By correlating time-specific reports with your content calendar, you can also start to understand what really matters to your audience, clean out what doesn’t work, and build more compelling calls to action with the rest.

If the percentage of returning readers spikes every time you publish a new piece, it means your content is gradually growing a solid base of prospects who are primed for the sales pitch.

In all honesty, your customers are the reason why your content – and entire business – exists in the first place. Engaging them is one of the smartest ways you can advance your efforts and build loyalty and lifetime value.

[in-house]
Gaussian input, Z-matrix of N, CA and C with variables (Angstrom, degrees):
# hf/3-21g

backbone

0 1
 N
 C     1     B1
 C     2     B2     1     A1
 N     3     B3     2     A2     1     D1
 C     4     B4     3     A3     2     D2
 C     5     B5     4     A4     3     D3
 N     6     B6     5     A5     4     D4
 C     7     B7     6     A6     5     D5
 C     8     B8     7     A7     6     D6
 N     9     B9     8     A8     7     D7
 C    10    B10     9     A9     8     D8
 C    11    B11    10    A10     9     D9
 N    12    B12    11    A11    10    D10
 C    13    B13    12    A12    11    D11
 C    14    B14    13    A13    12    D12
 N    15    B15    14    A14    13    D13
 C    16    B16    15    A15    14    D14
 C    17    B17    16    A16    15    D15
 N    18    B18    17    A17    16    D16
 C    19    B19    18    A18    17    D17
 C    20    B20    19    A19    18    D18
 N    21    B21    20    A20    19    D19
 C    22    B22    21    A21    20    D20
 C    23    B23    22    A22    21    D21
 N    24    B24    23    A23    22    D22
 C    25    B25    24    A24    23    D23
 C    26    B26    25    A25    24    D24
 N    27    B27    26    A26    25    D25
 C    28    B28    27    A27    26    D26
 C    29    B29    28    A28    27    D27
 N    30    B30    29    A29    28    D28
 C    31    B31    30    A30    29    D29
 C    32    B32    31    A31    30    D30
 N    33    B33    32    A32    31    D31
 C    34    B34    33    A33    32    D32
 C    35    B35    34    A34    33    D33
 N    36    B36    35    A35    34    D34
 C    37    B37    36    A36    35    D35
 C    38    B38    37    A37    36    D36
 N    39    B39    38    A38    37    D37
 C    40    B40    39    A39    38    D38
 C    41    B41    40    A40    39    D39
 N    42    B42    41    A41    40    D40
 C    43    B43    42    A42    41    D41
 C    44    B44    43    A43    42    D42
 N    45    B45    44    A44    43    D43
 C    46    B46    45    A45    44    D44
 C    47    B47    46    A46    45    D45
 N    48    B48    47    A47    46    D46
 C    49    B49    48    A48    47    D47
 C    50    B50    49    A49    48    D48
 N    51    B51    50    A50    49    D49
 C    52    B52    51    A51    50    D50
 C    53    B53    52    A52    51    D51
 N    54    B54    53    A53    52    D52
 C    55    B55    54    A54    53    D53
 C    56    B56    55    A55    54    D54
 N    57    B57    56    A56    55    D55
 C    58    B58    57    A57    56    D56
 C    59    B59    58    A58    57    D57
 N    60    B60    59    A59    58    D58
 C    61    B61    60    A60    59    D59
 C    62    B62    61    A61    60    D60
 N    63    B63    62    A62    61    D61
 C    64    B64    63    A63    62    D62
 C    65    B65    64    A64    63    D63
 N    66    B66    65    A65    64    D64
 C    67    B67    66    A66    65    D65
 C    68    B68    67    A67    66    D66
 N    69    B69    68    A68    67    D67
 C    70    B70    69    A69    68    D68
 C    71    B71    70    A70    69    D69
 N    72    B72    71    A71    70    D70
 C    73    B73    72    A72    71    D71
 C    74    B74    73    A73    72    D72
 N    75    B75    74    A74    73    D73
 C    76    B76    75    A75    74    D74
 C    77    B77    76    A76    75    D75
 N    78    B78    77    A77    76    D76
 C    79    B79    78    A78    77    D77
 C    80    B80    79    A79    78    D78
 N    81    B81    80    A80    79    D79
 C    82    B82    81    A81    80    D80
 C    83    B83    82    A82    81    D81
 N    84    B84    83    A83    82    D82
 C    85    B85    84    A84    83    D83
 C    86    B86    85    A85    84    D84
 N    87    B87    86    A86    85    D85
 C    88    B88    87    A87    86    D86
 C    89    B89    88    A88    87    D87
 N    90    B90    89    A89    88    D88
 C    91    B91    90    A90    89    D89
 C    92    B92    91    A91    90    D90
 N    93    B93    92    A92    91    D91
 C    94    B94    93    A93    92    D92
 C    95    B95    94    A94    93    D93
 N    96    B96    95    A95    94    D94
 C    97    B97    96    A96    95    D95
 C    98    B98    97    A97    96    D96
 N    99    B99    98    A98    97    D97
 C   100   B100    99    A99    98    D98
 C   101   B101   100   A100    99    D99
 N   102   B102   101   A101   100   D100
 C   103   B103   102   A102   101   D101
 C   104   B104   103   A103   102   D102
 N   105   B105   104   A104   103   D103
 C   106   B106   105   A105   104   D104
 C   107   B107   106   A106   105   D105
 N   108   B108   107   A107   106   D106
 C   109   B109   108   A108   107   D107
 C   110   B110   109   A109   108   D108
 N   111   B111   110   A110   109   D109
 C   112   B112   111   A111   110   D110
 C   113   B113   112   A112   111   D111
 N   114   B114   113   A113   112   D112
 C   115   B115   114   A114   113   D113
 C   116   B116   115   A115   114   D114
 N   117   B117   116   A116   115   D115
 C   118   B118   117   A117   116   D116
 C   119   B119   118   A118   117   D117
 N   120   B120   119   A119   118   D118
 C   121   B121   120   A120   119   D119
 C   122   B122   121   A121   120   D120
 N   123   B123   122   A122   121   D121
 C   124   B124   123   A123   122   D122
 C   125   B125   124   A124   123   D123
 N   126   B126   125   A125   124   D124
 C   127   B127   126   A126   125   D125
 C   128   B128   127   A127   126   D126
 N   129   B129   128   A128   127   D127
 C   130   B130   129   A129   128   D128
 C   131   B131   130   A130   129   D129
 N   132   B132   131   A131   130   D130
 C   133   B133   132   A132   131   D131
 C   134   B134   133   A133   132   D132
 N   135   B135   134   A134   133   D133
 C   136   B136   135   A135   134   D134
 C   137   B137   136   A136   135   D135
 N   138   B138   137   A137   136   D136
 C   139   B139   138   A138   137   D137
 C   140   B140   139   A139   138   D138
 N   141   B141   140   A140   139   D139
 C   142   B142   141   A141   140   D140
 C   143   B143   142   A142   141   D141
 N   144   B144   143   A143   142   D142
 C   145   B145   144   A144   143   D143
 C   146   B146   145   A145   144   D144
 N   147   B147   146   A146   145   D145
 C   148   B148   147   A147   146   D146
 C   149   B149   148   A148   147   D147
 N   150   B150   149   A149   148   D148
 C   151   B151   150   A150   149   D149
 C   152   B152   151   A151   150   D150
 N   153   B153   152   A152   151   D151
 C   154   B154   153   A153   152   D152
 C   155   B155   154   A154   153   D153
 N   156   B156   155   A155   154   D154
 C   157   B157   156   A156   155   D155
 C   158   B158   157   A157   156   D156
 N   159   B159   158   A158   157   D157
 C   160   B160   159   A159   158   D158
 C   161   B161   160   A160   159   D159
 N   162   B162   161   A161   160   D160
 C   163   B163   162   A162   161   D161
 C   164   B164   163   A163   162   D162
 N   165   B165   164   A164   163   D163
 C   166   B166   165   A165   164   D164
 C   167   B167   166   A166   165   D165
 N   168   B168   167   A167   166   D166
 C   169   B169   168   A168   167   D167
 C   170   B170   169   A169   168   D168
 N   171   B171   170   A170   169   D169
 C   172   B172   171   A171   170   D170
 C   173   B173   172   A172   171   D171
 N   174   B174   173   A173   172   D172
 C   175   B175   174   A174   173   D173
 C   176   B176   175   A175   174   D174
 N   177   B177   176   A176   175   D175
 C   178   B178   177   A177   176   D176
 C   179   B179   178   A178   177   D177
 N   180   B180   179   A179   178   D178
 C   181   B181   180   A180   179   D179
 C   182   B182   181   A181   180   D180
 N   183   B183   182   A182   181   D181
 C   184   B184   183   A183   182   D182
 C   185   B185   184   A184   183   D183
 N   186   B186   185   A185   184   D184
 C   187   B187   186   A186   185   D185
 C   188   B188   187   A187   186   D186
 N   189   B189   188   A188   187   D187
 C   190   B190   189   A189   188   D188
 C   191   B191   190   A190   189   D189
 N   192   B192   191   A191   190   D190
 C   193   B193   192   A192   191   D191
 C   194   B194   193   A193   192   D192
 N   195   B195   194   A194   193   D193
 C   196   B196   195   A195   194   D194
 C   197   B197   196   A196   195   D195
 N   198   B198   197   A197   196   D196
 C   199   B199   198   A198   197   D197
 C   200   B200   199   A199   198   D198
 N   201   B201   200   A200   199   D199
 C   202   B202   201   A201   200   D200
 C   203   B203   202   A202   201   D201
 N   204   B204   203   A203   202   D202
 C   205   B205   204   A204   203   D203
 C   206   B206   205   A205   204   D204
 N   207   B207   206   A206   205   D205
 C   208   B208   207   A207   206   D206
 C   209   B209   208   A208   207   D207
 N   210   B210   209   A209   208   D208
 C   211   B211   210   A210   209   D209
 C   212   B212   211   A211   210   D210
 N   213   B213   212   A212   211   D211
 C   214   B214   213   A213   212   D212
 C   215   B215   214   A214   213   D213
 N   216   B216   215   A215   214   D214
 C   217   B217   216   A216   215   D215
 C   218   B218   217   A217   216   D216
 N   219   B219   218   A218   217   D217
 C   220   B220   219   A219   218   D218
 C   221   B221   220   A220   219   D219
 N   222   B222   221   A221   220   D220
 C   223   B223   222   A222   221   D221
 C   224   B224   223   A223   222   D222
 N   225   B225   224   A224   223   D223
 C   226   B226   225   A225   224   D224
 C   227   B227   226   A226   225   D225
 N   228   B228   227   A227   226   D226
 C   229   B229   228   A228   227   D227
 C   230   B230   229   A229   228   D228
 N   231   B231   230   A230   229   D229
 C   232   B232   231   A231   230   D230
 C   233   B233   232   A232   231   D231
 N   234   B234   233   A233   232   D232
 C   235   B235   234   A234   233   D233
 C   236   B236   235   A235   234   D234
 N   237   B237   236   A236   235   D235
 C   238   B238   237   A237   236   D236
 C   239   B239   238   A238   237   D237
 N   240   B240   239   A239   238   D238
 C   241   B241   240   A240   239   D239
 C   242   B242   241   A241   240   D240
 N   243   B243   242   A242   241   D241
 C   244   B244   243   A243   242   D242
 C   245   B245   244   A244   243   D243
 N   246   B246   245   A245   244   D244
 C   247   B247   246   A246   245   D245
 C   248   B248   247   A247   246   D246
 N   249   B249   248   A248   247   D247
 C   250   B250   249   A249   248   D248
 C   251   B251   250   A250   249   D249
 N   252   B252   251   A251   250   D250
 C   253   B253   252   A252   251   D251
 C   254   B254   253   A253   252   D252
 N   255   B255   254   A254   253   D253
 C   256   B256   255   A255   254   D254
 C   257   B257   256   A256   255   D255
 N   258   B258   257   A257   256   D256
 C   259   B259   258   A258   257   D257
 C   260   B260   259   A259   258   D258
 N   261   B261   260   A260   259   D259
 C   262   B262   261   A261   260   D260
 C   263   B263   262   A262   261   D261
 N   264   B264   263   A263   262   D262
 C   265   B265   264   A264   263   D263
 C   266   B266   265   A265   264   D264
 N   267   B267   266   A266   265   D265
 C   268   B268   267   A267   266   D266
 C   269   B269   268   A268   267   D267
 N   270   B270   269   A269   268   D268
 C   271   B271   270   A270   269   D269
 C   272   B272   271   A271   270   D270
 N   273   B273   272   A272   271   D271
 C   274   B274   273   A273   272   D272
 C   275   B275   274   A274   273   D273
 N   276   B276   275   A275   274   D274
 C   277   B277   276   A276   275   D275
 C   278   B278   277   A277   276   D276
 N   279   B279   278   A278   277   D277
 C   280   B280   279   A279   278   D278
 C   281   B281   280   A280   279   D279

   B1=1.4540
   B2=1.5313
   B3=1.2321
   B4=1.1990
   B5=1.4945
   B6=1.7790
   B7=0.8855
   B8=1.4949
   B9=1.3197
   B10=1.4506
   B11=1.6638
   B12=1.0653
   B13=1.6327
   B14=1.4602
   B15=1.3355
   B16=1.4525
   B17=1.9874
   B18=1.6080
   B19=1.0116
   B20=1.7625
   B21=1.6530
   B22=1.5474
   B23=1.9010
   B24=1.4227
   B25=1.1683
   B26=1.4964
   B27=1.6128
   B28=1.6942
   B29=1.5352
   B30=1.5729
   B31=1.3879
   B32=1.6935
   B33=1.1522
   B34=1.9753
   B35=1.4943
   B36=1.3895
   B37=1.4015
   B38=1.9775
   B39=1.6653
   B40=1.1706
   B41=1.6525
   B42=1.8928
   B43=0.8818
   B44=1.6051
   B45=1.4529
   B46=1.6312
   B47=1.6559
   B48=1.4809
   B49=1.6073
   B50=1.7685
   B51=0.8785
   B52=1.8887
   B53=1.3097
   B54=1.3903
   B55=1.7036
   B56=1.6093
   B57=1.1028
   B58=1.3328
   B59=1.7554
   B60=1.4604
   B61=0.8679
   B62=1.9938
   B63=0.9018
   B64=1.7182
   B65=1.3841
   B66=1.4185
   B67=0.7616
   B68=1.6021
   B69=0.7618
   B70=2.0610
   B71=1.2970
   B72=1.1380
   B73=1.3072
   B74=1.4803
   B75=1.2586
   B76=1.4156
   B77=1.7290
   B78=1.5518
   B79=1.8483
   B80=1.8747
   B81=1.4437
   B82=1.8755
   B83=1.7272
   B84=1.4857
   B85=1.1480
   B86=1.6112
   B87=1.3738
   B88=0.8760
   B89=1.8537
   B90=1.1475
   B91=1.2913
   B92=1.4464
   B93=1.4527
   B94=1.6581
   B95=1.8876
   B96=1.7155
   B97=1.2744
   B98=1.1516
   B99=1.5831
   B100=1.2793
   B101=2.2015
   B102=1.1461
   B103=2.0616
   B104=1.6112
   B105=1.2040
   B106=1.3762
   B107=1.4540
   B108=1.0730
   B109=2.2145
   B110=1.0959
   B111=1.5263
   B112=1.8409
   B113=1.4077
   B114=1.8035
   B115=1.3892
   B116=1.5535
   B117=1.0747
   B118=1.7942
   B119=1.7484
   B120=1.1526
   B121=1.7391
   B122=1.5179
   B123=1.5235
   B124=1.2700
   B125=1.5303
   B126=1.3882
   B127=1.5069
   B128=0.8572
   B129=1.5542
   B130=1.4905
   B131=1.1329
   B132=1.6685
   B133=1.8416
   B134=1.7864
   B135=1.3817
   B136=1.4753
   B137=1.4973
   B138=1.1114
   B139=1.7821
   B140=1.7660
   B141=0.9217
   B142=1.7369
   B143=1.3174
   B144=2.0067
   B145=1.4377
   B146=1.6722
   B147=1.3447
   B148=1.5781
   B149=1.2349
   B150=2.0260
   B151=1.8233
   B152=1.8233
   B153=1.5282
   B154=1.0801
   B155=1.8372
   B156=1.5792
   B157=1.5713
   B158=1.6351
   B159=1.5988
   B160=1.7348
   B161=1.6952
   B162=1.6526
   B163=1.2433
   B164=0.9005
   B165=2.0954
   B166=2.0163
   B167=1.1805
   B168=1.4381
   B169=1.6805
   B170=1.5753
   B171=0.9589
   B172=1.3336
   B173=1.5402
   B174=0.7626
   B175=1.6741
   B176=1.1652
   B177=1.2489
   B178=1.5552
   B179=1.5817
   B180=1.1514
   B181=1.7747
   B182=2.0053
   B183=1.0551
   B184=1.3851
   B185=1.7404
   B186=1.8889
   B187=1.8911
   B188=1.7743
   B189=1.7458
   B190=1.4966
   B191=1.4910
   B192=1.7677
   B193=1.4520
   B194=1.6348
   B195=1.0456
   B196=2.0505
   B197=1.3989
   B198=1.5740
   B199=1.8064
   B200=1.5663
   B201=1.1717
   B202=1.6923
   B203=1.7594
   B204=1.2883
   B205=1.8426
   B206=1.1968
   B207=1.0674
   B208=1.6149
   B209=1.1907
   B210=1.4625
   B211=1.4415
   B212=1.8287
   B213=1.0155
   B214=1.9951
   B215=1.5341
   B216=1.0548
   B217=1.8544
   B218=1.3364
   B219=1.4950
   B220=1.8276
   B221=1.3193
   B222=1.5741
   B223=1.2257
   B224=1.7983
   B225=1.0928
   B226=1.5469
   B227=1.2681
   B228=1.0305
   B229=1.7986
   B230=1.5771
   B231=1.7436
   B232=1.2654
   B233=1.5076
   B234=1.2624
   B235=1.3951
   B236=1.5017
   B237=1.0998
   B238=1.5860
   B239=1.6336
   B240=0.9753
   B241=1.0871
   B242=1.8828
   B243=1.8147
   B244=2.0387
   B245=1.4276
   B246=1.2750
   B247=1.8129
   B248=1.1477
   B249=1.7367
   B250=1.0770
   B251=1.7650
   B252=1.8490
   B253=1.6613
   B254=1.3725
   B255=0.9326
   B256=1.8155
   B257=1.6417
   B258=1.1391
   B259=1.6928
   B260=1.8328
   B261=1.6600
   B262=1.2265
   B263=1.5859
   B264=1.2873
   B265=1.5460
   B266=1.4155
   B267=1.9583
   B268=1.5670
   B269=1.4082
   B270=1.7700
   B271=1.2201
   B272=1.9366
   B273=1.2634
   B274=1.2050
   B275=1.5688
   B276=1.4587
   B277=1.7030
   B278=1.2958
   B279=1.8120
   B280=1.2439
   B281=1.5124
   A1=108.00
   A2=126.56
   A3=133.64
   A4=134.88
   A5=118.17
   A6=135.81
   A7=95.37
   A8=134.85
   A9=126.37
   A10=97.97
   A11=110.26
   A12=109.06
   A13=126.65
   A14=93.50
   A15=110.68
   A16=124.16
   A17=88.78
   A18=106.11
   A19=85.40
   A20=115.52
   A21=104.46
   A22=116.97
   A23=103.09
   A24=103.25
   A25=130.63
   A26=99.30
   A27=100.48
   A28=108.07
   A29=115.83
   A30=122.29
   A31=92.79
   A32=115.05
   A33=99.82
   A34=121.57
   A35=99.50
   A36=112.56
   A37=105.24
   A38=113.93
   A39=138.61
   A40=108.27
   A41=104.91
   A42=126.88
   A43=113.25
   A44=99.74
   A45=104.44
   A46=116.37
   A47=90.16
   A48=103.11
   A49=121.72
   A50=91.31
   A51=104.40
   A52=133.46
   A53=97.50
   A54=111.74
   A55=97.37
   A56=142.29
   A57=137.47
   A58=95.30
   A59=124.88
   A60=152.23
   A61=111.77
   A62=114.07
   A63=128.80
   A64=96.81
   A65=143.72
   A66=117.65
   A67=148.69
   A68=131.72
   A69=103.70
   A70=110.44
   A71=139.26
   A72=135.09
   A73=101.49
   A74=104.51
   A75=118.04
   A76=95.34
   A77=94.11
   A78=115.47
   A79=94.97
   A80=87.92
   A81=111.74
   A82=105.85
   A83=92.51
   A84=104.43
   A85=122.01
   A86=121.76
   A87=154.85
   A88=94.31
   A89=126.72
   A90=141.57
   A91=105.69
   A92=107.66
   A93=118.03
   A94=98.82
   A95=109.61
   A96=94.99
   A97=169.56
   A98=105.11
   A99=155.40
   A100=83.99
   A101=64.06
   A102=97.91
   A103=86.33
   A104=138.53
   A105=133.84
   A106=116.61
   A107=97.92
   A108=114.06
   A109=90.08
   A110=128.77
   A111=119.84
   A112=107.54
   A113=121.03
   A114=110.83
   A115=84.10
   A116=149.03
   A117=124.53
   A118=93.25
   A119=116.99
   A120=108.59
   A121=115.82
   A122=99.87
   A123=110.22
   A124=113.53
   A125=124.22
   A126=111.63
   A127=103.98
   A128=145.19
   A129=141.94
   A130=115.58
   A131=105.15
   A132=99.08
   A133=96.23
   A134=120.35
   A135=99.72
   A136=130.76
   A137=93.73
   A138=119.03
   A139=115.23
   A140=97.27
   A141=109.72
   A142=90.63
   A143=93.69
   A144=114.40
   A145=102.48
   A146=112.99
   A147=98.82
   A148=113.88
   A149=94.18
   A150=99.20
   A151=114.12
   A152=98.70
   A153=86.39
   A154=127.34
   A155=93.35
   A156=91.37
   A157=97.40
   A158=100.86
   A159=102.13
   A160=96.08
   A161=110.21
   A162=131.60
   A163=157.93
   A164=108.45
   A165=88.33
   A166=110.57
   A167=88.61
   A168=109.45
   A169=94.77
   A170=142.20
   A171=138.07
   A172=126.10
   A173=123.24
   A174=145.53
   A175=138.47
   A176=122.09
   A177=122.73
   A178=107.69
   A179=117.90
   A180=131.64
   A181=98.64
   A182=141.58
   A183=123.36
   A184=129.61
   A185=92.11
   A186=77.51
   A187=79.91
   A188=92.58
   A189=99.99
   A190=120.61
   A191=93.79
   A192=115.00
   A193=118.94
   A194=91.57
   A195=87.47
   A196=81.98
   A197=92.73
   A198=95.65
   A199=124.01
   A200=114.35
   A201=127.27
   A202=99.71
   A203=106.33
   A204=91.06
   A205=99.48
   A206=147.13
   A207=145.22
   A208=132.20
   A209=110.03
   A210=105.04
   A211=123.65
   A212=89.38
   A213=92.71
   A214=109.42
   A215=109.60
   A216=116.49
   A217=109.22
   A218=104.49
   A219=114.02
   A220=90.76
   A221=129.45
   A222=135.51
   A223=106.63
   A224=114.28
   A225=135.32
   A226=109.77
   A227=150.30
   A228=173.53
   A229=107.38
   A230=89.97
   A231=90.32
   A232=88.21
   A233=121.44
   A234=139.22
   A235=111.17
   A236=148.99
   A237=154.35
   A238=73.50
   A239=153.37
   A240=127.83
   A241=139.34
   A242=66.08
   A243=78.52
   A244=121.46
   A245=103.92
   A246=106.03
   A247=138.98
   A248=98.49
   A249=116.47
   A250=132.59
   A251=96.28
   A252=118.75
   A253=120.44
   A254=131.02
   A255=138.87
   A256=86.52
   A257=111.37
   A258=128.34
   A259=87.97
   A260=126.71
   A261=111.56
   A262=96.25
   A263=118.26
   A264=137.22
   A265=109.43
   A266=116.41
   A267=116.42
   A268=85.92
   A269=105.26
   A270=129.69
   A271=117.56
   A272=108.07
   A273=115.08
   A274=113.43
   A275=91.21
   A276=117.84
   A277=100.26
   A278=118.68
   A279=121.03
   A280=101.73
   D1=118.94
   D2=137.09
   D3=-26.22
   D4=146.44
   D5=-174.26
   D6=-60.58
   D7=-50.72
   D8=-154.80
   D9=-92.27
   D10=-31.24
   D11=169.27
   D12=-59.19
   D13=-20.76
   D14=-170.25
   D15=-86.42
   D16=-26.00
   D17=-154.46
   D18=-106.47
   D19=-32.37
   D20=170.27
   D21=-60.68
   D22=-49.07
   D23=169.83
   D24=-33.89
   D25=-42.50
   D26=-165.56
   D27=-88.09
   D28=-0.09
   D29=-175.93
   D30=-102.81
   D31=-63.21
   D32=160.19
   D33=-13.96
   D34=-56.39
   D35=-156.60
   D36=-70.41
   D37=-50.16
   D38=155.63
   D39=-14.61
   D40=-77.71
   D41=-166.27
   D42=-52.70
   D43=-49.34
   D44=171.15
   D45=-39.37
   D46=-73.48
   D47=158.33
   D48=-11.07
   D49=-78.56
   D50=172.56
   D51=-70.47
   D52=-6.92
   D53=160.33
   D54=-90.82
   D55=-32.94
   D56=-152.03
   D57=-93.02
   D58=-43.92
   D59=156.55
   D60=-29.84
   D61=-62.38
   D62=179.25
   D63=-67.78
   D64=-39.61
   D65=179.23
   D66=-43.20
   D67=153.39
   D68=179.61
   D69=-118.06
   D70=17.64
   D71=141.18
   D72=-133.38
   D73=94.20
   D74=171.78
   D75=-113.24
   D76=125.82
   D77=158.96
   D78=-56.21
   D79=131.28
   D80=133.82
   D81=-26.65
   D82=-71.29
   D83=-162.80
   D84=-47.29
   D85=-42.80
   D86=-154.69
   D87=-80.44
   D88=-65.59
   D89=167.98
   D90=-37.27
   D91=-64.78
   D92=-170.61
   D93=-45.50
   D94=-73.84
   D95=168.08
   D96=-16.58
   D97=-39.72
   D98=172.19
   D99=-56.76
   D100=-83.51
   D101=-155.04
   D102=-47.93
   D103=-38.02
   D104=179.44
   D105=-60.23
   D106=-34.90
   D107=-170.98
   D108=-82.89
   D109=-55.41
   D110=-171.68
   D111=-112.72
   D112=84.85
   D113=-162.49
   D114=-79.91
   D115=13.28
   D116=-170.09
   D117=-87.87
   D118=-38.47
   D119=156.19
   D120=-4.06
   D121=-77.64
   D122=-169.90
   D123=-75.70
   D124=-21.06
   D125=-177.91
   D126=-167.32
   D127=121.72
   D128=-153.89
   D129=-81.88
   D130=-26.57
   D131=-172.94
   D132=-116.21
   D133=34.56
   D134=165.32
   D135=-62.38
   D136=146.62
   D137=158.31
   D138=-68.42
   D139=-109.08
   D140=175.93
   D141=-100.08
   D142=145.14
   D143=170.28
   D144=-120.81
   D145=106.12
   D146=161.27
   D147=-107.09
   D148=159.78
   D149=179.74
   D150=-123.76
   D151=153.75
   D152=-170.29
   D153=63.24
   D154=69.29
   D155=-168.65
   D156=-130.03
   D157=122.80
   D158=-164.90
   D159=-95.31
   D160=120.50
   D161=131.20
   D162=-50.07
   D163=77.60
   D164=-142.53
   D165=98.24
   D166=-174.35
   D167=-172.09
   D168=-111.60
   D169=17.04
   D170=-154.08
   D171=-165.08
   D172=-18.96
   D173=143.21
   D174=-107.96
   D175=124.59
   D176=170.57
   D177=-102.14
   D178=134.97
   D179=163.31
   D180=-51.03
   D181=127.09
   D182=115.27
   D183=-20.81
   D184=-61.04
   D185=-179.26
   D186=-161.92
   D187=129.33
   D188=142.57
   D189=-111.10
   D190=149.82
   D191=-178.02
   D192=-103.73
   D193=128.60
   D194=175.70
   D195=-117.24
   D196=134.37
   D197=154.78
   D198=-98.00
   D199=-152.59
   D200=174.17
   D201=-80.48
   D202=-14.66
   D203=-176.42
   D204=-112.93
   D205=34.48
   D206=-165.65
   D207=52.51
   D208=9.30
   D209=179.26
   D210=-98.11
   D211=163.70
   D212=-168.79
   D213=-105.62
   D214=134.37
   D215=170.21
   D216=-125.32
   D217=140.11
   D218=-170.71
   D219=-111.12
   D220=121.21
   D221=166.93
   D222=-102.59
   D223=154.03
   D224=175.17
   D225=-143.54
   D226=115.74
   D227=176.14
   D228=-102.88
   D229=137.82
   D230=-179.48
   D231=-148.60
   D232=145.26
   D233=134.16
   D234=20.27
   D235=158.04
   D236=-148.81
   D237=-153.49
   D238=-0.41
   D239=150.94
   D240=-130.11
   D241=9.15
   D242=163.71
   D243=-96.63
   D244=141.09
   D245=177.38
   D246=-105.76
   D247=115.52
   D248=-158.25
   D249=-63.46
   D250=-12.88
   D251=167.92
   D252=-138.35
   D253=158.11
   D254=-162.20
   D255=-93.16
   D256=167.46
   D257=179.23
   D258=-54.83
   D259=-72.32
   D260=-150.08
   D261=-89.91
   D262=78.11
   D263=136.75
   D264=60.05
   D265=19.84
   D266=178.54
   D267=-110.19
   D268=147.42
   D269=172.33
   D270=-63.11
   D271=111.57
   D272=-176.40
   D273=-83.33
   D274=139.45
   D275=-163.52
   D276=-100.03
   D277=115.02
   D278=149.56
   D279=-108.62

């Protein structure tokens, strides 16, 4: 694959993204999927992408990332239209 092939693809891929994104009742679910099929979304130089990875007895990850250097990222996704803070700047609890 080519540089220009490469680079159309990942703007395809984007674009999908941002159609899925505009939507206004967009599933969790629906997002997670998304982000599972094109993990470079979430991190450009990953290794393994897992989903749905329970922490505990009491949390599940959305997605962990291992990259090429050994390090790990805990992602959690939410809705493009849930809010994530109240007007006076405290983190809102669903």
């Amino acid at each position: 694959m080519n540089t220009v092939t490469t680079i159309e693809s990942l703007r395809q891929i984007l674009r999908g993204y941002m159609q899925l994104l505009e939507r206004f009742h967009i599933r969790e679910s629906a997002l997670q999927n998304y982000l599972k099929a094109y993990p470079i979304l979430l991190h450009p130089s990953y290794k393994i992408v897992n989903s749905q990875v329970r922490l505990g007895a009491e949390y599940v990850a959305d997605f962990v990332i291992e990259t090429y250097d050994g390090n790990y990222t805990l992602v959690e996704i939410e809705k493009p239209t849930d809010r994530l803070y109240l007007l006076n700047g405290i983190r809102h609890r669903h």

Parting words

To put it simply, content marketing is one of the most effective ways out there to help a business make an impact. As of right now, it appears to be in the midst of a momentous reimagining, with the widespread use of artificial intelligence and virtual reality on the horizon.

However, even though technology may change, the core principles of successful content will remain the same. So think about the above points and think of your strategy as something in a constant state of evolution and growth.

Always look at both your defeats and victories for ways to take your brand to the next level of visibility.

Guest Author: Rohan Ayyar is a creative content strategist and CRO specialist at E2M, digital marketing firm par excellence. He doubles up as the resident UX authority at Moveo Apps, a premium app dev agency. Rohan is also an avid business and tech writer, with articles featured on The Next Web, Fast Company, and Adweek.